The Yörük to this day appear as a distinct segment of the population of Macedonia and Thrace where they settled as early as the 1300s.18 While today the Yörük are increasingly settled, many of them still maintain their nomadic lifestyle, breeding goats and sheep in the Taurus Mountains and further eastern parts of mediterranean regions (in southern Anatolia), in the Pindus (Epirus, Greece and southern Albania), the Šar Mountains (Republic of Macedonia), the Pirin and Rhodope Mountains (Bulgaria) and Dobrudja.citation needed An earlier offshoot of the Yörüks, the Kailars or Kayılar Turks were amongst the first Turkish colonists in Europe,18 (Kailar or Kayılar being the Turkish name for the Greek town of Ptolemaida which took its current name in 1928)19 formerly inhabiting parts of the Greek regions of Thessaly and Macedonia. Settled Yörüks could be found until 1923, especially near and in the town of Kozani. The Yörüks are credited with the conversion to Islam in the 1700s, after a period of cohabitation, of a part of the native Meglen Vlachs of Greececitation needed who in 1923 were expelled to Turkey under the terms of the population exchange between the two countries.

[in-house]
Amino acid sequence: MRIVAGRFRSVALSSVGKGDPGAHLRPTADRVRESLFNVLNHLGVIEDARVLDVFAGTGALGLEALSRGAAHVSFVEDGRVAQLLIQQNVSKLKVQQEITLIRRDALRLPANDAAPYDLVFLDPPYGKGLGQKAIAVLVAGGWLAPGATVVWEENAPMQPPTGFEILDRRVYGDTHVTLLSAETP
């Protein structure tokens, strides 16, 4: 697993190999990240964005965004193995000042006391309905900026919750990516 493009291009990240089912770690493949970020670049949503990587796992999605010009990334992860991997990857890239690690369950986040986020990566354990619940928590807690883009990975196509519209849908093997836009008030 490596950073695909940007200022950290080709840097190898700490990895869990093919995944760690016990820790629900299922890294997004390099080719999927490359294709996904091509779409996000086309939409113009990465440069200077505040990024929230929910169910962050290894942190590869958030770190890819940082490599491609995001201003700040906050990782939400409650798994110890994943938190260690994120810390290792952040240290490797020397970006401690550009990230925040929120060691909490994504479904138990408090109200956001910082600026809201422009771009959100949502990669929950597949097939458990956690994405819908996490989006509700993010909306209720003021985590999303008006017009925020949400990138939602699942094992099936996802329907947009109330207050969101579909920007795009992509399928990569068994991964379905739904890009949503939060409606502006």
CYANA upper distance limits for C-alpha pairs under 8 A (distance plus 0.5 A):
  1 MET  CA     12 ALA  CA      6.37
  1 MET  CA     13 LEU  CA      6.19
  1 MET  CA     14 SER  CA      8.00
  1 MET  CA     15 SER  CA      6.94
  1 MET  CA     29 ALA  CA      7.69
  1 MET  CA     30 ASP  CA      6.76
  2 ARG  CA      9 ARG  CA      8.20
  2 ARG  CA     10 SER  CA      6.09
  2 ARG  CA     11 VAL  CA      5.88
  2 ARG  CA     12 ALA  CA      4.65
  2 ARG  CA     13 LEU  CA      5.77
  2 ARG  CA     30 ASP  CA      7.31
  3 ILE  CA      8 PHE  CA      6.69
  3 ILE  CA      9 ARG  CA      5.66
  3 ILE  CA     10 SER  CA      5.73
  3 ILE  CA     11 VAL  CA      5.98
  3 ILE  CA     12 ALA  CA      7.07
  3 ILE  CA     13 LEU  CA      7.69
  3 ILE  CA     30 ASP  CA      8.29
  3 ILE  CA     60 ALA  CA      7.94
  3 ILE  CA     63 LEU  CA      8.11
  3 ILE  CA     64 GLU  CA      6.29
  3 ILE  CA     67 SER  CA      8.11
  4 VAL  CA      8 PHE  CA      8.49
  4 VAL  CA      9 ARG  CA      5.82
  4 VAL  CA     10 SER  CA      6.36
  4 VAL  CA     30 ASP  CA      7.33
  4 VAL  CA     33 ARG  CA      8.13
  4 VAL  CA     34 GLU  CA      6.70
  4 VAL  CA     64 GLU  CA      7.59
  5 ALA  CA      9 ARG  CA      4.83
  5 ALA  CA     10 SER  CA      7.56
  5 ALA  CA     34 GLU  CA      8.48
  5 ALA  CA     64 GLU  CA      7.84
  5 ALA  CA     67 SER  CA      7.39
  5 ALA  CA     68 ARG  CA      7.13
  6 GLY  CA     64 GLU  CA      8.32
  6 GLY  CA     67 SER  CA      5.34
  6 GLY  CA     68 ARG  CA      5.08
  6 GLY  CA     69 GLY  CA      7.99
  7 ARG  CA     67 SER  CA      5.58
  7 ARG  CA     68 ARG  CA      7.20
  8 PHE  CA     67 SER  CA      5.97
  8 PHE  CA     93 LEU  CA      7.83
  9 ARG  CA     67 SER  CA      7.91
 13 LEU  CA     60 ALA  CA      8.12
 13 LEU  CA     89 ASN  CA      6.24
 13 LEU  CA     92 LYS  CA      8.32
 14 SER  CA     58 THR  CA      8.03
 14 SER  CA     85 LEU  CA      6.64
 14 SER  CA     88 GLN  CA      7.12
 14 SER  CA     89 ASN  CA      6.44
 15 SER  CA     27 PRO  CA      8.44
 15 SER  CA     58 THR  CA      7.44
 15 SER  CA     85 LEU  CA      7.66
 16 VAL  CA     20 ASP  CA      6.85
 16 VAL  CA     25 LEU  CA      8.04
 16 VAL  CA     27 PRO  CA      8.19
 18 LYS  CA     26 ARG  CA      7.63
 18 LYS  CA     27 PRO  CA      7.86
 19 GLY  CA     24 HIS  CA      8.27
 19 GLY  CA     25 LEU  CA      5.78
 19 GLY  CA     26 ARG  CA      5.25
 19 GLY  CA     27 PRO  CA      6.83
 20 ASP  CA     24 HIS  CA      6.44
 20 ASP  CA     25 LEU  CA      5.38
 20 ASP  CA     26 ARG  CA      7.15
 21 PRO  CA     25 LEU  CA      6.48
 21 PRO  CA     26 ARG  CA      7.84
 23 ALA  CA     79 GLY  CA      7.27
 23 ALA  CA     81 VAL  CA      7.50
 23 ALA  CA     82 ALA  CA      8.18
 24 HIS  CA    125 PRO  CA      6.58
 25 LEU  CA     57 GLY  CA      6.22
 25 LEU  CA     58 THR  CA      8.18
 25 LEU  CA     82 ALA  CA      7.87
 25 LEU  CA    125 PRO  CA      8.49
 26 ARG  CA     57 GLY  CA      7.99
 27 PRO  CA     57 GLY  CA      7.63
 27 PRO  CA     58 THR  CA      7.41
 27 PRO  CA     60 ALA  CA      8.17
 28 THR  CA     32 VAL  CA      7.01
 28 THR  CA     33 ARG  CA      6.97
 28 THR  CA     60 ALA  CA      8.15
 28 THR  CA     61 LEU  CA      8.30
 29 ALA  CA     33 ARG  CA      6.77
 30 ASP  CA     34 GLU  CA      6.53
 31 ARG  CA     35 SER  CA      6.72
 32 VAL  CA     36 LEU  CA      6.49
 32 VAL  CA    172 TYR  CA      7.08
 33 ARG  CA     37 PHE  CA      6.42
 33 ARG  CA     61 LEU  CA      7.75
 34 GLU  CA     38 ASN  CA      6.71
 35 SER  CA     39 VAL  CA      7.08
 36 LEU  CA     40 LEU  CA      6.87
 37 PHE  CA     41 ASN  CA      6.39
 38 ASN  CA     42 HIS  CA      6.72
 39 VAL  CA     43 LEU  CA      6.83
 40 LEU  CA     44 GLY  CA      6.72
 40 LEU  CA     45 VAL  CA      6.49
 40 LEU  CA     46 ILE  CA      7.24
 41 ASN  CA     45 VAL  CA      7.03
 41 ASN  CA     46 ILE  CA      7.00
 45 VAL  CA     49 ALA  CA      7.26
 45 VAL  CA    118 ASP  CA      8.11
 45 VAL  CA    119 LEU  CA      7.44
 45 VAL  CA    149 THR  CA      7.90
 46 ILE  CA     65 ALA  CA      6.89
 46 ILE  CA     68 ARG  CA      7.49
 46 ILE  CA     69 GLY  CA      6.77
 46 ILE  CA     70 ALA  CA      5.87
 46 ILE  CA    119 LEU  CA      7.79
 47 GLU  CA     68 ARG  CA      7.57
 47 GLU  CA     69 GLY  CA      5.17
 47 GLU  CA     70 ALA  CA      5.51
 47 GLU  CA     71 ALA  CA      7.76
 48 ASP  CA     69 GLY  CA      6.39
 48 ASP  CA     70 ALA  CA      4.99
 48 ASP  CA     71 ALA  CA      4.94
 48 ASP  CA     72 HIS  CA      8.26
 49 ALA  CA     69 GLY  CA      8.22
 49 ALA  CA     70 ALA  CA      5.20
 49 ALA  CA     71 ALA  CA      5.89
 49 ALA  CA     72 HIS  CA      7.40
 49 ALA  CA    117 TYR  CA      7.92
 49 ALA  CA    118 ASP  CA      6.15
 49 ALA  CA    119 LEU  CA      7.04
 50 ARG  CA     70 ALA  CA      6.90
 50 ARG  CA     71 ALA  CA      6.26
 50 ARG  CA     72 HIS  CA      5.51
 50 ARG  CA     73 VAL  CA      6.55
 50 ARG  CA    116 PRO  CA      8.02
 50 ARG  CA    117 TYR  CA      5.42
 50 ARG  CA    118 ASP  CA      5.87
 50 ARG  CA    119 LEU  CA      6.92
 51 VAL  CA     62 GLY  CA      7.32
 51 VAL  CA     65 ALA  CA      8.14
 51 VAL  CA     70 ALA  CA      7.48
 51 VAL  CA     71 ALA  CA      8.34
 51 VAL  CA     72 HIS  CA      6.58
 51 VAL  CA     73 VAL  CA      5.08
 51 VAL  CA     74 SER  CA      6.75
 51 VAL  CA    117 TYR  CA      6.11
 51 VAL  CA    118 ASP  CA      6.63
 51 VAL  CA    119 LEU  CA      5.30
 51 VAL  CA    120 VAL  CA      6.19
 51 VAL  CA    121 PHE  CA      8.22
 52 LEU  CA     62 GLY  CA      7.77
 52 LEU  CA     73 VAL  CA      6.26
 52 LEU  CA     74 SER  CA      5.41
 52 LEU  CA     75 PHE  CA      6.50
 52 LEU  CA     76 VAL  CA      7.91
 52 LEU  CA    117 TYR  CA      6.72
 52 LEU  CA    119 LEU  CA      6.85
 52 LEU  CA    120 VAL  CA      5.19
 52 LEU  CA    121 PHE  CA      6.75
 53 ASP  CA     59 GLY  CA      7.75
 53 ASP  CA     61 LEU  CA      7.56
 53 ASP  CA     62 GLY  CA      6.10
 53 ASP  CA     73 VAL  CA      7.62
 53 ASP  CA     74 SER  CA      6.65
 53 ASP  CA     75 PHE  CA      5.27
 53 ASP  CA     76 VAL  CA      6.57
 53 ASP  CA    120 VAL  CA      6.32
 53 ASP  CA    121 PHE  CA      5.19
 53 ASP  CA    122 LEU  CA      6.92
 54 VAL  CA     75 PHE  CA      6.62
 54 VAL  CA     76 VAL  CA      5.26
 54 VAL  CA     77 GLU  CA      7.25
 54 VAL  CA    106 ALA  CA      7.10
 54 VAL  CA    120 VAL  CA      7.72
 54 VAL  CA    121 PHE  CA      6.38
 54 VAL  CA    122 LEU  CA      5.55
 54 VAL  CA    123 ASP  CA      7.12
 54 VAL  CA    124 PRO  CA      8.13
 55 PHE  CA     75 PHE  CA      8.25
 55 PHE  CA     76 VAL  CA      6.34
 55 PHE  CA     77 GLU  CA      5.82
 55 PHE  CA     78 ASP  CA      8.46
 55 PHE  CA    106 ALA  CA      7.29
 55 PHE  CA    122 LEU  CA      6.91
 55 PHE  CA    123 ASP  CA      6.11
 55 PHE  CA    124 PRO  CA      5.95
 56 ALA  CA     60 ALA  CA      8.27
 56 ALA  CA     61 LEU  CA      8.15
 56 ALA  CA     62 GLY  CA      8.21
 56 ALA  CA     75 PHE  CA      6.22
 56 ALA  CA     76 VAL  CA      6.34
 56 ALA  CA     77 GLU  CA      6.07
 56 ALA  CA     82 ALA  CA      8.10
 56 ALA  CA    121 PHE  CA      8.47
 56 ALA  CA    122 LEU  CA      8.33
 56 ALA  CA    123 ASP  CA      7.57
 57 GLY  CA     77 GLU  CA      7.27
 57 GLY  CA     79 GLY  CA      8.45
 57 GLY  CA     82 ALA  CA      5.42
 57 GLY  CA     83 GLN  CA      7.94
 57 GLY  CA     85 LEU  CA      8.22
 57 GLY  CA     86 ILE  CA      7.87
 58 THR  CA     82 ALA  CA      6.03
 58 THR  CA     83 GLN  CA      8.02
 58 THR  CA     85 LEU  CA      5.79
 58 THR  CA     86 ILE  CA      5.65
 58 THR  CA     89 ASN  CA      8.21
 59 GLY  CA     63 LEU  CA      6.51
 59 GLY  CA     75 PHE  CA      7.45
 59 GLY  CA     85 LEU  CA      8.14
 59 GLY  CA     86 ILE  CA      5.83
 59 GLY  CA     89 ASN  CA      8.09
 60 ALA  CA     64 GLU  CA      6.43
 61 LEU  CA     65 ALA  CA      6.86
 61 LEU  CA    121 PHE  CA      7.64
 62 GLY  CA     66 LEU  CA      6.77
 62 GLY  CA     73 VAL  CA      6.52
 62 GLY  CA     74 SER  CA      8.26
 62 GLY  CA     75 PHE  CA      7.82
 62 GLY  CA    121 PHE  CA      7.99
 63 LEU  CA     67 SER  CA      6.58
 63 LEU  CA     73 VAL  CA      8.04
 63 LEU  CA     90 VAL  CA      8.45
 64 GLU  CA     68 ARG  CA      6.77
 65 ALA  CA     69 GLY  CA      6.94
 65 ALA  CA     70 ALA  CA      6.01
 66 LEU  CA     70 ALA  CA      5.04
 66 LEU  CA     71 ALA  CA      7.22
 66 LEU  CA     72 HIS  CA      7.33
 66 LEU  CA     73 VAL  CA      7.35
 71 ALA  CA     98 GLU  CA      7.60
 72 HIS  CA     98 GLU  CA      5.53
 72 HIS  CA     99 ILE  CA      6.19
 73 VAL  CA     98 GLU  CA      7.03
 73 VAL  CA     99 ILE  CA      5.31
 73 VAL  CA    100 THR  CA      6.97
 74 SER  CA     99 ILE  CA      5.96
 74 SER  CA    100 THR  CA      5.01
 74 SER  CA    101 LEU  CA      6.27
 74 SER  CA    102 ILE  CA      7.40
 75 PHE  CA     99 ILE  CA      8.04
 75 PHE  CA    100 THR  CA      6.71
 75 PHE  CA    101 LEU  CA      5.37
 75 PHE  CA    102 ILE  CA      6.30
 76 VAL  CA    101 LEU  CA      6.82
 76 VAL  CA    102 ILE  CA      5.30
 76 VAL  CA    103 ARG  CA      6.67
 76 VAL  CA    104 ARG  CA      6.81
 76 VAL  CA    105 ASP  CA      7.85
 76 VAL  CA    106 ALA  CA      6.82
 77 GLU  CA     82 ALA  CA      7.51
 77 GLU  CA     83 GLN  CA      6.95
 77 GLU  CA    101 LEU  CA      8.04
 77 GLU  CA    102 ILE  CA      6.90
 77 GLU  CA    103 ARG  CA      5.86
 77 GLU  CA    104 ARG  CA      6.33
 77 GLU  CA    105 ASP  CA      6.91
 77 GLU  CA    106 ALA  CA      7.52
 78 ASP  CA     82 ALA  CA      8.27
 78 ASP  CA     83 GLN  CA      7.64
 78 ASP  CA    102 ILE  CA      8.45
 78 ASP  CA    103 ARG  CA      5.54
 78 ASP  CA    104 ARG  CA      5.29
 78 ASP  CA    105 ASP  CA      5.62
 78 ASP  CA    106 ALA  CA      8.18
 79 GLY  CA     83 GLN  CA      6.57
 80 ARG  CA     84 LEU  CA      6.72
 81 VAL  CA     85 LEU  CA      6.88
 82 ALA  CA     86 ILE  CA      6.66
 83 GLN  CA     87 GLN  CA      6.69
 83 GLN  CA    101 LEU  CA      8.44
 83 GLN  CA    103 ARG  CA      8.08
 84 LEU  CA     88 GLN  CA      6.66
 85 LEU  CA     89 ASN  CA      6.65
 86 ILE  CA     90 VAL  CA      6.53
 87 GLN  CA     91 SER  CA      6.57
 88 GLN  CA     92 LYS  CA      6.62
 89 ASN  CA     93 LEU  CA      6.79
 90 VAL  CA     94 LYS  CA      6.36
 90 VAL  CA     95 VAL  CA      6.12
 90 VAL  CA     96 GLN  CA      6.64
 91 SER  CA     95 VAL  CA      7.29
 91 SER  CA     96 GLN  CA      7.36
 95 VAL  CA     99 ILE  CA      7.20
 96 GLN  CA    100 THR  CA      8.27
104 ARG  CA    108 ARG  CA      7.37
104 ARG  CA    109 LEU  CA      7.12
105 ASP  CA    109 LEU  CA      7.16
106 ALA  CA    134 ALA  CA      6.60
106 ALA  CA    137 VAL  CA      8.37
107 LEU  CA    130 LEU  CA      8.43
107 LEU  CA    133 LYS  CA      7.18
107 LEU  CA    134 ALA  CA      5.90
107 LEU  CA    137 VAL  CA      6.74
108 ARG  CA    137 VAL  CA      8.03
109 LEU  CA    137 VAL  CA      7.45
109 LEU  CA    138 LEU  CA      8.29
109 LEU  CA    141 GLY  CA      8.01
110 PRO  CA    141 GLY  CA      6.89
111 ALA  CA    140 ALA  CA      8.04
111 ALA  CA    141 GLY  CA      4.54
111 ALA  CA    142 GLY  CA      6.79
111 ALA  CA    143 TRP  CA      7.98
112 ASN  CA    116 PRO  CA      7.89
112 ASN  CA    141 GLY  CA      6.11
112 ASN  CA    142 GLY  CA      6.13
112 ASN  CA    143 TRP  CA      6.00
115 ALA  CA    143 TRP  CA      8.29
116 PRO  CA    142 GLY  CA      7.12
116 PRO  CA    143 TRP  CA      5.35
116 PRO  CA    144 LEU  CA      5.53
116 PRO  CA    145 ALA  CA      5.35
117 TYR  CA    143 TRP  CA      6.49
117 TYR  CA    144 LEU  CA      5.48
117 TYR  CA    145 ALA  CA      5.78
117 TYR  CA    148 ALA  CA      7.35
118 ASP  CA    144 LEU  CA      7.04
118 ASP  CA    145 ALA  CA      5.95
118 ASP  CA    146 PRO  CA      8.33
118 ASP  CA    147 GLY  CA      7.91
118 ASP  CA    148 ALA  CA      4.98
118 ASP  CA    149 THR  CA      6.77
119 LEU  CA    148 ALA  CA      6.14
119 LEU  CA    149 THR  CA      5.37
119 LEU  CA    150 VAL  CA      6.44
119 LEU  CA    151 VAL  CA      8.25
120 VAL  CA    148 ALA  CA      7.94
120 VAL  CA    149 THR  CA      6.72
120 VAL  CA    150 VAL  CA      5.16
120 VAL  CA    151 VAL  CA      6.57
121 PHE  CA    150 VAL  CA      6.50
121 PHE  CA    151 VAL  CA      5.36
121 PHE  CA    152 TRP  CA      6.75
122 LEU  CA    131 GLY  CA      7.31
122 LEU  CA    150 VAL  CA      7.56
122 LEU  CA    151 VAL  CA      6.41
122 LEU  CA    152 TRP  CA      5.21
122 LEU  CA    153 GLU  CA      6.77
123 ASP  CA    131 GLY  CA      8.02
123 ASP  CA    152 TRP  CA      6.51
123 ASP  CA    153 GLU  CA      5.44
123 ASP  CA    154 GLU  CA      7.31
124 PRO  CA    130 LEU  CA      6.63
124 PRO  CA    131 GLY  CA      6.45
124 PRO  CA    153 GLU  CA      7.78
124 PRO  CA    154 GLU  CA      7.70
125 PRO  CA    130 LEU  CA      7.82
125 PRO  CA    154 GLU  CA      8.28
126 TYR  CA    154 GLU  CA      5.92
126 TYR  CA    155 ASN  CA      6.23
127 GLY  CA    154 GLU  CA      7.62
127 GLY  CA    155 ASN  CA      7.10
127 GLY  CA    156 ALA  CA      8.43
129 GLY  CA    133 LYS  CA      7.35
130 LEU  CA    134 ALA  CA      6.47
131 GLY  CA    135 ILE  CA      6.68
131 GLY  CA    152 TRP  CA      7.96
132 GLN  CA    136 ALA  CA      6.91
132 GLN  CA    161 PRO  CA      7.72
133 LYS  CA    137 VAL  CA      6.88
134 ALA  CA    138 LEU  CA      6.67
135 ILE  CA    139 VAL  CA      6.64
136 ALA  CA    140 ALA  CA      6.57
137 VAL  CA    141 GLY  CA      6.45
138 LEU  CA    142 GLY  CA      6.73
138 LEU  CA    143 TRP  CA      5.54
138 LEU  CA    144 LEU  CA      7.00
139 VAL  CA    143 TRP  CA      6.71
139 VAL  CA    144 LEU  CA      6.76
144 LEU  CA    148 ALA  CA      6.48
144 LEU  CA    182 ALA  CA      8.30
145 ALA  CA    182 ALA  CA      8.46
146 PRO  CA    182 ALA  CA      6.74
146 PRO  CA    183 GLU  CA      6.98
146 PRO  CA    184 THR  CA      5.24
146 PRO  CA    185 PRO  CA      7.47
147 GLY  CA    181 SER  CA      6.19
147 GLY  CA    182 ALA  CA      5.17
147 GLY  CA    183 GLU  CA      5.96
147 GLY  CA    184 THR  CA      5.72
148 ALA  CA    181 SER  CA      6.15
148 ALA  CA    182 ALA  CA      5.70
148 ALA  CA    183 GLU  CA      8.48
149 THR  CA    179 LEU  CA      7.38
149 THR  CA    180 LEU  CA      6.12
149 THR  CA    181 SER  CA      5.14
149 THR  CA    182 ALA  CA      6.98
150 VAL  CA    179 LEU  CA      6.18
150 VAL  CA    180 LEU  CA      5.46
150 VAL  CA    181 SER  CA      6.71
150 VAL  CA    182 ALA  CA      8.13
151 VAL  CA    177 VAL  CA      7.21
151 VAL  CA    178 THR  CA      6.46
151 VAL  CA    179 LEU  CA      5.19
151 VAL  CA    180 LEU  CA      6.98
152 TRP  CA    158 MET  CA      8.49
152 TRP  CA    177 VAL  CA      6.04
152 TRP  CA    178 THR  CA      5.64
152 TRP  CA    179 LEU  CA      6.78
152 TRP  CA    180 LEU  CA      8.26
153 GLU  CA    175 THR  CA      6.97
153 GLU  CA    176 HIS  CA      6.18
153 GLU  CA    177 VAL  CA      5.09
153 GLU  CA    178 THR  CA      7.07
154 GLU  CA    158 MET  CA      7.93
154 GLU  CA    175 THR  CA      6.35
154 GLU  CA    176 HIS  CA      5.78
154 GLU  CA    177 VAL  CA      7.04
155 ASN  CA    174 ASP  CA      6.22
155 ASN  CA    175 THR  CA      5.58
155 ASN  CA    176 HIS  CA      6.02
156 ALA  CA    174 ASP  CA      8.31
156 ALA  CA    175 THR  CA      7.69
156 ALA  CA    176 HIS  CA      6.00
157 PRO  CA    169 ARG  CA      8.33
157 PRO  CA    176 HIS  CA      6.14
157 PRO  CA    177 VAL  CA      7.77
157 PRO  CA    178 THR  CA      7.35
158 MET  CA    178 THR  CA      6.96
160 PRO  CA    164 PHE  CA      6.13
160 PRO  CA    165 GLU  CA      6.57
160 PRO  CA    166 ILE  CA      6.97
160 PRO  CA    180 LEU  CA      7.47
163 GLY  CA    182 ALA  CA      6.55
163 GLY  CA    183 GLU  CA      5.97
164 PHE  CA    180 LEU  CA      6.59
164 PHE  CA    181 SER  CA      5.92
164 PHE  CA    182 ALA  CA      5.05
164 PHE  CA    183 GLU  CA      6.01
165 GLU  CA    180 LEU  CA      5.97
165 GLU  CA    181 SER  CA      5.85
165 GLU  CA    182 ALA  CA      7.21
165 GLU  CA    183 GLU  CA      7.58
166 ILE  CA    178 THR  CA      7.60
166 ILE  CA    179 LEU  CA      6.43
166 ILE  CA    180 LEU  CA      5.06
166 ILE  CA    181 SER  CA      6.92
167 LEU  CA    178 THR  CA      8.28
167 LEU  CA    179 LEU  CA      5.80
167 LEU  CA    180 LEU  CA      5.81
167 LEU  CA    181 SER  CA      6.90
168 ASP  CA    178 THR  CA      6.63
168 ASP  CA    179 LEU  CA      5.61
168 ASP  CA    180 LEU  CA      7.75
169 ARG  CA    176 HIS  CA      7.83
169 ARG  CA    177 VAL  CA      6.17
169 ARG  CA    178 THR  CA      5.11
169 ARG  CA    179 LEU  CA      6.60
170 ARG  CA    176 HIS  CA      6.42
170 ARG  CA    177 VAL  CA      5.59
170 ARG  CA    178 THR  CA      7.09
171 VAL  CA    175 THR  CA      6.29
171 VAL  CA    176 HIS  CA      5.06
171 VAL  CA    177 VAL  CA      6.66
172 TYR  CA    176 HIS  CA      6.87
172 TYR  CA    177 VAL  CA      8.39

Bozoklar (Gray Arrows)
- Bayat (founders of the Qajar dynasty, Dulkadirids, Fuzûlî)
- Döger (founders of the Artuqid dynasty)
- Afshar (founders of the Afsharid dynasty Nader Shah and Karamanid dynasty)
Üçoklar (Three Arrows)
- Bayandur (founders of the Ak Koyunlu)
- Salur (founders of the Kara Koyunlu dynasty and Kadi Burhan al-Din and Salgurlular State in Iraq; also refer to Salar people)
- Yüreğir (founders of the Ramadanid dynasty)
- Kınık (founders of the Seljuk Empire)22
The terms "Turkmen" and "Turcoman" were often used as a designation for the Muslim-Oghuz Turks (Azerbaijanis, Turks of Turkey, Central Asian Turks) in periods of history although other Turkic factions described as Turks (Kumans, Khazars, Uyghurs, etc.), and the ethnic name that the modern Turkmens of Central Asia use to designate their nationality was formed later. Although a term most commonly used for the Oghuz of Central Asia, the name "Turkmen" or "Turcoman" once applied to Azerbaijanis and the Turks of Turkey as well, distinguishing between other Turks and non-Muslim Turks. Some western books which were written prior to the modern age use the terms "Turcoman" for the descendants of the Oghuz Turks who were not from the Turkmen nationality of Central Asia, which is one of the branches of the Oghuz.